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Henry Wadsworth Longfellow, ed. Poems of Places: An Anthology in 31 Volumes.
Italy: Vols. XI–XIII. 1876–79.


Saint Christopher

By William Dean Howells (1837–1920)

IN the narrow Venetian street,

On the wall above the garden gate

(Within the breath of the rose is sweet,

And the nightingale sings there, soon and late),

Stands Saint Christopher, carven in stone,

With the little child in his huge caress,

And the arms of the baby Jesus thrown

About his gigantic tenderness;

And over the wall a wandering growth

Of darkest and greenest ivy clings,

And climbs around them, and holds them both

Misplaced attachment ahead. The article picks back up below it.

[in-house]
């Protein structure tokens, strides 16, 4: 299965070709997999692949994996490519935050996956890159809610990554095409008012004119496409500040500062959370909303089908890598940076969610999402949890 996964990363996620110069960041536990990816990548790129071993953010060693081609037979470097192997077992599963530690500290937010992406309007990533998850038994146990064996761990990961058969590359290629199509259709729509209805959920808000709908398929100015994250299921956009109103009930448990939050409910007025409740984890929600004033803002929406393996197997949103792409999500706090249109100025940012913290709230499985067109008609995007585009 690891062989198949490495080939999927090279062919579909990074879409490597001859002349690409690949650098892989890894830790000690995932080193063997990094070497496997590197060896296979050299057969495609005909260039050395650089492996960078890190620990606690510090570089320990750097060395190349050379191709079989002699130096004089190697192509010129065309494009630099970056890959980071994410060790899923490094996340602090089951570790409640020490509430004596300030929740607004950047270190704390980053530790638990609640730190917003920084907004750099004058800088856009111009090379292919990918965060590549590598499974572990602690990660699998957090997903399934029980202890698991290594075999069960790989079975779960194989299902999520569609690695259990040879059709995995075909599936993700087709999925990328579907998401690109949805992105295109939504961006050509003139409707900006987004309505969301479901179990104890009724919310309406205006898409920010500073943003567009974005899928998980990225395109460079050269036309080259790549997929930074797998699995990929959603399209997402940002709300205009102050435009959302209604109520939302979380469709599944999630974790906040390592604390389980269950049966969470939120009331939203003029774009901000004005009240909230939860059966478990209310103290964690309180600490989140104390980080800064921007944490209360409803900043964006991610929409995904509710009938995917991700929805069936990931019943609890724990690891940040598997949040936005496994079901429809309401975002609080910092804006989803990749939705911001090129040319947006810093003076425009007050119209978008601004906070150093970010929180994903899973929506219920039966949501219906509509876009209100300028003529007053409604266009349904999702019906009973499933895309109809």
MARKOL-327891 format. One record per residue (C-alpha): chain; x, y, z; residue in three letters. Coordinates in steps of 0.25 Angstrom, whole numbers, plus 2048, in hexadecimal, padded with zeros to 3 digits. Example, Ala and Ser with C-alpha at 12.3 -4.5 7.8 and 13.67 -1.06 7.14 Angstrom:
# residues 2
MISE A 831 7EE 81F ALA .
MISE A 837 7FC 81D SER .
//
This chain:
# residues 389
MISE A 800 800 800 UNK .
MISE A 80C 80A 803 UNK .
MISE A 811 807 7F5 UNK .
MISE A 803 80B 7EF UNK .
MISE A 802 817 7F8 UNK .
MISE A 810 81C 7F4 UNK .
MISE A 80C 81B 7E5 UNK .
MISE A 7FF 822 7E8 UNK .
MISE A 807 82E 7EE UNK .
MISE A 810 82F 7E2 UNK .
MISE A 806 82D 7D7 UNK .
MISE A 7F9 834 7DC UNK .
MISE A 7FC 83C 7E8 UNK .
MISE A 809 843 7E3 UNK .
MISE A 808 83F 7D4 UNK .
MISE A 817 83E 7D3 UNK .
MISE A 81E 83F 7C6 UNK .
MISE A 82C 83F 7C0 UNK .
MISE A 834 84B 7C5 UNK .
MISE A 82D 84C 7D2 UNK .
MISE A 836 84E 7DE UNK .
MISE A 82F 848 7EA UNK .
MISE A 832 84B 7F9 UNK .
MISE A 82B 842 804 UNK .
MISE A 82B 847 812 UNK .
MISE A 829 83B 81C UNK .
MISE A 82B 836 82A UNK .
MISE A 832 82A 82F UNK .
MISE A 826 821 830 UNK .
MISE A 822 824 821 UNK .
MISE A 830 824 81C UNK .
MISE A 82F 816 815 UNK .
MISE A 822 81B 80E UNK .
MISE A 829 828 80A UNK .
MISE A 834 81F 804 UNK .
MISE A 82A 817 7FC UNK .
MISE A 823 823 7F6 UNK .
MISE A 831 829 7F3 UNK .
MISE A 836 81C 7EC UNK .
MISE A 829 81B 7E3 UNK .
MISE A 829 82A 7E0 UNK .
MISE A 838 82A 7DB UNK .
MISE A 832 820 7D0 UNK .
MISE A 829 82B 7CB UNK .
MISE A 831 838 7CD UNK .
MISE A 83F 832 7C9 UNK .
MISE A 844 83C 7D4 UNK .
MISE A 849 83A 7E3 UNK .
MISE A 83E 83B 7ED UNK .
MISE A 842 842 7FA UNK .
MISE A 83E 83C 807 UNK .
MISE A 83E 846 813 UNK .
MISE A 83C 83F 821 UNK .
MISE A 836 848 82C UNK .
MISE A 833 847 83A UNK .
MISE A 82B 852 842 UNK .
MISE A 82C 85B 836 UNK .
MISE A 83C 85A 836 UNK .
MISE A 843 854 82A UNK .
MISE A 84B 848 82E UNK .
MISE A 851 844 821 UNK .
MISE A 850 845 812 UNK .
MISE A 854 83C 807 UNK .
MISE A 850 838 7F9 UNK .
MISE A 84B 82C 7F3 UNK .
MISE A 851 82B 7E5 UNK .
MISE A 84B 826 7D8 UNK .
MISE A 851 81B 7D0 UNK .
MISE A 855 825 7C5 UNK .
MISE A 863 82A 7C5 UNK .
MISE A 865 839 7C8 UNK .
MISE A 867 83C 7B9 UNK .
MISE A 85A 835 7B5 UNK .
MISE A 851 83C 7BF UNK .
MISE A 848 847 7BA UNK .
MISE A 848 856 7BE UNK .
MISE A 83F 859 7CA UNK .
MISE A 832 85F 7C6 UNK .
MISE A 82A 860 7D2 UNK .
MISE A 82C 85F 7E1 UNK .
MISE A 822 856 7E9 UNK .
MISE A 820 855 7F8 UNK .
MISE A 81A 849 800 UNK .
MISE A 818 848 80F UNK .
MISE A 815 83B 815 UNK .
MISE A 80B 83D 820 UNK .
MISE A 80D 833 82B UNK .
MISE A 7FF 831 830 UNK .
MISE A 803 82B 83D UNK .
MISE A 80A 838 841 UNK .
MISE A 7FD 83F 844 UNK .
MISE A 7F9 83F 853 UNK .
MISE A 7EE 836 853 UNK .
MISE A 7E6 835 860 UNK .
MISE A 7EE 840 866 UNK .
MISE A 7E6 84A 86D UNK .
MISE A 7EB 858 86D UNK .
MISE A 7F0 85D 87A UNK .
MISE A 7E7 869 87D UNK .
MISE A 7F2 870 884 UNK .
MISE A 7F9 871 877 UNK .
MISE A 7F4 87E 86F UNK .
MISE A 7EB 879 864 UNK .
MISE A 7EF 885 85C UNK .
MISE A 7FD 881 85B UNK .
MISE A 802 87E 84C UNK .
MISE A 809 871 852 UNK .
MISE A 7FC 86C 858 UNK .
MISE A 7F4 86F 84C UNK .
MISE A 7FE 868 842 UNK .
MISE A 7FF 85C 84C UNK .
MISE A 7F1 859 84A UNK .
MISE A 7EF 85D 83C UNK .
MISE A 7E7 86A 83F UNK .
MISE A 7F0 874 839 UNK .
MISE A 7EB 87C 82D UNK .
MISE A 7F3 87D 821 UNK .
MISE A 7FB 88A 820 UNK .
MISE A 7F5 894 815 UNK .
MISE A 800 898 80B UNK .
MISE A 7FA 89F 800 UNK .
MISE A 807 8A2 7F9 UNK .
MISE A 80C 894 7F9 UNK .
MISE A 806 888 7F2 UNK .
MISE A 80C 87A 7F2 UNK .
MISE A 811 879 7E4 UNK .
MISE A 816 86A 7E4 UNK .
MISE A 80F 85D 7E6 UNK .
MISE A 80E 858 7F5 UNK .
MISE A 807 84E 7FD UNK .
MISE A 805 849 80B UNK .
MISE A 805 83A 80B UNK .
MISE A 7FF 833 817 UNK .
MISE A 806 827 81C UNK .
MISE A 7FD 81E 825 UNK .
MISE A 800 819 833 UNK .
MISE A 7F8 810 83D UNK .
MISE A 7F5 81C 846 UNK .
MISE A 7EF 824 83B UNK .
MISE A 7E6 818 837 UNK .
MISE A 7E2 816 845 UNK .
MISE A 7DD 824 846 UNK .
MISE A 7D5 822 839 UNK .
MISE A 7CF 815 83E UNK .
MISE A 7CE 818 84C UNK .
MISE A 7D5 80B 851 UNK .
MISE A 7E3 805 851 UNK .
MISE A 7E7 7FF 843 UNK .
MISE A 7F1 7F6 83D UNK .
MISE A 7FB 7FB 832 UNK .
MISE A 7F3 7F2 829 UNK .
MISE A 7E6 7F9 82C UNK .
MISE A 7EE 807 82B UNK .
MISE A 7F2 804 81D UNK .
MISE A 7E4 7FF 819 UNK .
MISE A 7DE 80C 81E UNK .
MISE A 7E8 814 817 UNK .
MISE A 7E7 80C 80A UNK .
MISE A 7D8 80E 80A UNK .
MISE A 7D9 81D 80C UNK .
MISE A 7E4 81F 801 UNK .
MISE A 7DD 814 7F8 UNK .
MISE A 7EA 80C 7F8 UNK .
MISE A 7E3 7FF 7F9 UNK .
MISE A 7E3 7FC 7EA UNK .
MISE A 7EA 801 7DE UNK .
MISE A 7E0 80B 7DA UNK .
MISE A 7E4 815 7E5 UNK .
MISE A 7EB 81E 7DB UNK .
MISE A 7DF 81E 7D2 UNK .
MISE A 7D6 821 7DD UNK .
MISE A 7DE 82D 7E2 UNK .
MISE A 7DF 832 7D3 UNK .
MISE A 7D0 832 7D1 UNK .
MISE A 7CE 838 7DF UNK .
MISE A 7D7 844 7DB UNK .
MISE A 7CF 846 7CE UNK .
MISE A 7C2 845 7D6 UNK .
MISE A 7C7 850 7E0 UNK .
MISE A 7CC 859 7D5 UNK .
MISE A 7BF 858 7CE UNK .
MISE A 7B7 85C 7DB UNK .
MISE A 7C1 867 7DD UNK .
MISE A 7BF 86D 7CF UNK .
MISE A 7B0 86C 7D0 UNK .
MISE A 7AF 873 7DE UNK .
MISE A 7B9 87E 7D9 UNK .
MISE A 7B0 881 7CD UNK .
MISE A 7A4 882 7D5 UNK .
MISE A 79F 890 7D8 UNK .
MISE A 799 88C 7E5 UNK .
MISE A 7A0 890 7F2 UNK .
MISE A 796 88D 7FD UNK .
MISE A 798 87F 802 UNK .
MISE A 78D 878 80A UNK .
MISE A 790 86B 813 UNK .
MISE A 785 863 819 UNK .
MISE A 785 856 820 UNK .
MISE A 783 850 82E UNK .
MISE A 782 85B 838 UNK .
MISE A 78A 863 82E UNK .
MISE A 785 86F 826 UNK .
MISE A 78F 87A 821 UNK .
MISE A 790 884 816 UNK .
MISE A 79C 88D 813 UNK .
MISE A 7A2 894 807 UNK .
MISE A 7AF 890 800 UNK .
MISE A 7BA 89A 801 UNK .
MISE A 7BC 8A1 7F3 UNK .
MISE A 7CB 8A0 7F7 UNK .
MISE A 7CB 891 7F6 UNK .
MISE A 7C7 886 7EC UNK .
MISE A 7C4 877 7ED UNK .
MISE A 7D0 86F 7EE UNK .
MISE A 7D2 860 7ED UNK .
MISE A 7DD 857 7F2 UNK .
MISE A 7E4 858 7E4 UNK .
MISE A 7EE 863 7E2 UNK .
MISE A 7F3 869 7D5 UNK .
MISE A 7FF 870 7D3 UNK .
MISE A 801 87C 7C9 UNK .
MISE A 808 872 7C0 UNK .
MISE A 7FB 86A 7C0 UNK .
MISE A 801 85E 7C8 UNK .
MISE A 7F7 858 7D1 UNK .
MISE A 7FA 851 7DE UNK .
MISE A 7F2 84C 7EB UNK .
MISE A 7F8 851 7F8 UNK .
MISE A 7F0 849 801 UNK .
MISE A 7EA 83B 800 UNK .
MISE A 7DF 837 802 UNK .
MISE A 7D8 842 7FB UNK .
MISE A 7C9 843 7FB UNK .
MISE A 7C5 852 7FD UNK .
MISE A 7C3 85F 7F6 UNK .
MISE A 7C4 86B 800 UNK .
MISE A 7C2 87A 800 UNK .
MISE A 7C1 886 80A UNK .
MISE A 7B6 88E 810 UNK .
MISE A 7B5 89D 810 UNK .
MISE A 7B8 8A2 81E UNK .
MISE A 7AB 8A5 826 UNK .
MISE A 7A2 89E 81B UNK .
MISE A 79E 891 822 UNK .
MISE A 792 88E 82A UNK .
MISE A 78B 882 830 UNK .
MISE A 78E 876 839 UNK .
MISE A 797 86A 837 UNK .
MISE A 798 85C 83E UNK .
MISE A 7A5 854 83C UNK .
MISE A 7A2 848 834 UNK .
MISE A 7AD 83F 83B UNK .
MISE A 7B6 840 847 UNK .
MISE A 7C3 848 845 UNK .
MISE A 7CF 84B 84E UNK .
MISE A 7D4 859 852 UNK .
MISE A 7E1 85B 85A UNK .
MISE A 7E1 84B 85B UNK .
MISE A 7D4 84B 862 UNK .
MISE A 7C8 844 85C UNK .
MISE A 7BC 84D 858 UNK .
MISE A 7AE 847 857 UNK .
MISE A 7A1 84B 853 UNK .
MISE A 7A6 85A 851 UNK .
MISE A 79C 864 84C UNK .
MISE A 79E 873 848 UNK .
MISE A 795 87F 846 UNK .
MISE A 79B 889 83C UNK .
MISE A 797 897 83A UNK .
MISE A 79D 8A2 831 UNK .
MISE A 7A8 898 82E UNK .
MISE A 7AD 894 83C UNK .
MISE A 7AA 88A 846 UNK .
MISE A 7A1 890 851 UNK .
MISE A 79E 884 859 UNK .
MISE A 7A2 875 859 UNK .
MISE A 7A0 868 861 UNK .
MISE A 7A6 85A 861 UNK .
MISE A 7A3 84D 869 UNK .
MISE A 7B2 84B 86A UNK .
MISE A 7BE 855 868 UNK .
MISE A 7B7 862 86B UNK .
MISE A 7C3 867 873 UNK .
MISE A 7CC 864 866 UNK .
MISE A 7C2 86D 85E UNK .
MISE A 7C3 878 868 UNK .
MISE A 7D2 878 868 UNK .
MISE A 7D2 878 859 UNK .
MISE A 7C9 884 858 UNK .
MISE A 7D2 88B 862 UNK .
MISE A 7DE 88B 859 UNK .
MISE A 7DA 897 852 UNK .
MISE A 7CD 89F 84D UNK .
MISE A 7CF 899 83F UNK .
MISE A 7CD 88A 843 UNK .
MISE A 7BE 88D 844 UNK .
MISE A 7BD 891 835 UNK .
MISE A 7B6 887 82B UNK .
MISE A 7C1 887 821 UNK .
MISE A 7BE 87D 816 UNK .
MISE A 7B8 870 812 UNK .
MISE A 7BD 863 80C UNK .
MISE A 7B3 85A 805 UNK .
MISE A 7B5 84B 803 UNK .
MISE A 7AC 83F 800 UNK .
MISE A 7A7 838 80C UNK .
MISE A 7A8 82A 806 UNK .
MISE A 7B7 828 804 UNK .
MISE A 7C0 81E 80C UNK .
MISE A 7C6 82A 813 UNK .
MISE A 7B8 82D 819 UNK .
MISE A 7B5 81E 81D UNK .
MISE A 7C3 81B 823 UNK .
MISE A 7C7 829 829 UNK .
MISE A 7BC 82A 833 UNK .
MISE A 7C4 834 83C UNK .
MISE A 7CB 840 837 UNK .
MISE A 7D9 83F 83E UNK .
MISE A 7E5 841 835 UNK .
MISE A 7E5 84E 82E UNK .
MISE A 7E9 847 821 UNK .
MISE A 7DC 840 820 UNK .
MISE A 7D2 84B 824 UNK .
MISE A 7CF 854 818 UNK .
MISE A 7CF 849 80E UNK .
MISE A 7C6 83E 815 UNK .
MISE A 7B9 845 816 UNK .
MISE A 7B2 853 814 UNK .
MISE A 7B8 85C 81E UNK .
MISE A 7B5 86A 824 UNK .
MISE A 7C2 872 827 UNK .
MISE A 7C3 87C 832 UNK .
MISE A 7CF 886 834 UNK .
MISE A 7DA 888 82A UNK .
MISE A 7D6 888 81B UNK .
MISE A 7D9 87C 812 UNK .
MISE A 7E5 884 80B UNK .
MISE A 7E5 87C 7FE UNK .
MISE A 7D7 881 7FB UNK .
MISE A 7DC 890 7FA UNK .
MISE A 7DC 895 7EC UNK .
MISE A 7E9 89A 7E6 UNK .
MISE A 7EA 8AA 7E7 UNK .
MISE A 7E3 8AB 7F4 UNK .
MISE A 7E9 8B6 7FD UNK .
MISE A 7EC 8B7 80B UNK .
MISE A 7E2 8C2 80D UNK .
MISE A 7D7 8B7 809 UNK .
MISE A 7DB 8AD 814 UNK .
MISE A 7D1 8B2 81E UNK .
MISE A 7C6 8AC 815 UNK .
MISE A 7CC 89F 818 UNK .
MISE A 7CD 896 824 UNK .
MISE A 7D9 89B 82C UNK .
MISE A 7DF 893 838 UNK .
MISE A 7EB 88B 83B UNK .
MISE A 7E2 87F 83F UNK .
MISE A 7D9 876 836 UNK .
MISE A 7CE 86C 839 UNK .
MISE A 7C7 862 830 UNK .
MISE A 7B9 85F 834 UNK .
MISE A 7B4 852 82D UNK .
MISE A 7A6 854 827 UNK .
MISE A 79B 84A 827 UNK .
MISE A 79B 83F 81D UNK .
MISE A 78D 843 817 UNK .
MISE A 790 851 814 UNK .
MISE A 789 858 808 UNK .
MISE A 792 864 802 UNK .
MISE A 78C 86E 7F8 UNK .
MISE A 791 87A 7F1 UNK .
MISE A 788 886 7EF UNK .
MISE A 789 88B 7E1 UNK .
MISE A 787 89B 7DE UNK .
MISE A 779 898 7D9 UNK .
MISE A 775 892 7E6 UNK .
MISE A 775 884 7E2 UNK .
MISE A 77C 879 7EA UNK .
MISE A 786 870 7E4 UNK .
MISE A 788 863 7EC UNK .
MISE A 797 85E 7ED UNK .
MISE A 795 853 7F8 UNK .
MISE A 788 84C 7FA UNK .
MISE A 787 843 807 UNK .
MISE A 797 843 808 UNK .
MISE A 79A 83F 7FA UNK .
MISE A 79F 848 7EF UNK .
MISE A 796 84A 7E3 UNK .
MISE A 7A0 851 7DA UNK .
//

In its netted clasp of knots and rings,

Clothing the saint from foot to beard

In glittering leaves that whisper and dance

To the child, on his mighty arm upreared,

With a lusty summer exuberance.

To the child on his arm the faithful saint

Looks up with a broad and tranquil joy;

His brows and his heavy beard aslant

Under the dimpled chin of the boy,

Who plays with the world upon his palm,

And bends his smiling looks divine

On the face of the giant mild and calm,

And the glittering frolic of the vine.

He smiles on either with equal grace,—

On the simple ivy’s unconscious life,

And the soul in the giant’s lifted face,

Strong from the peril of the strife:

For both are his own,—the innocence

That climbs from the heart of earth to heaven,

And the virtue that greatly rises thence

Through trial sent and victory given.

Grow, ivy, up to his countenance,

But it cannot smile on my life as on thine;

Look, Saint, with thy trustful, fearless glance,

Where I dare not lift these eyes of mine.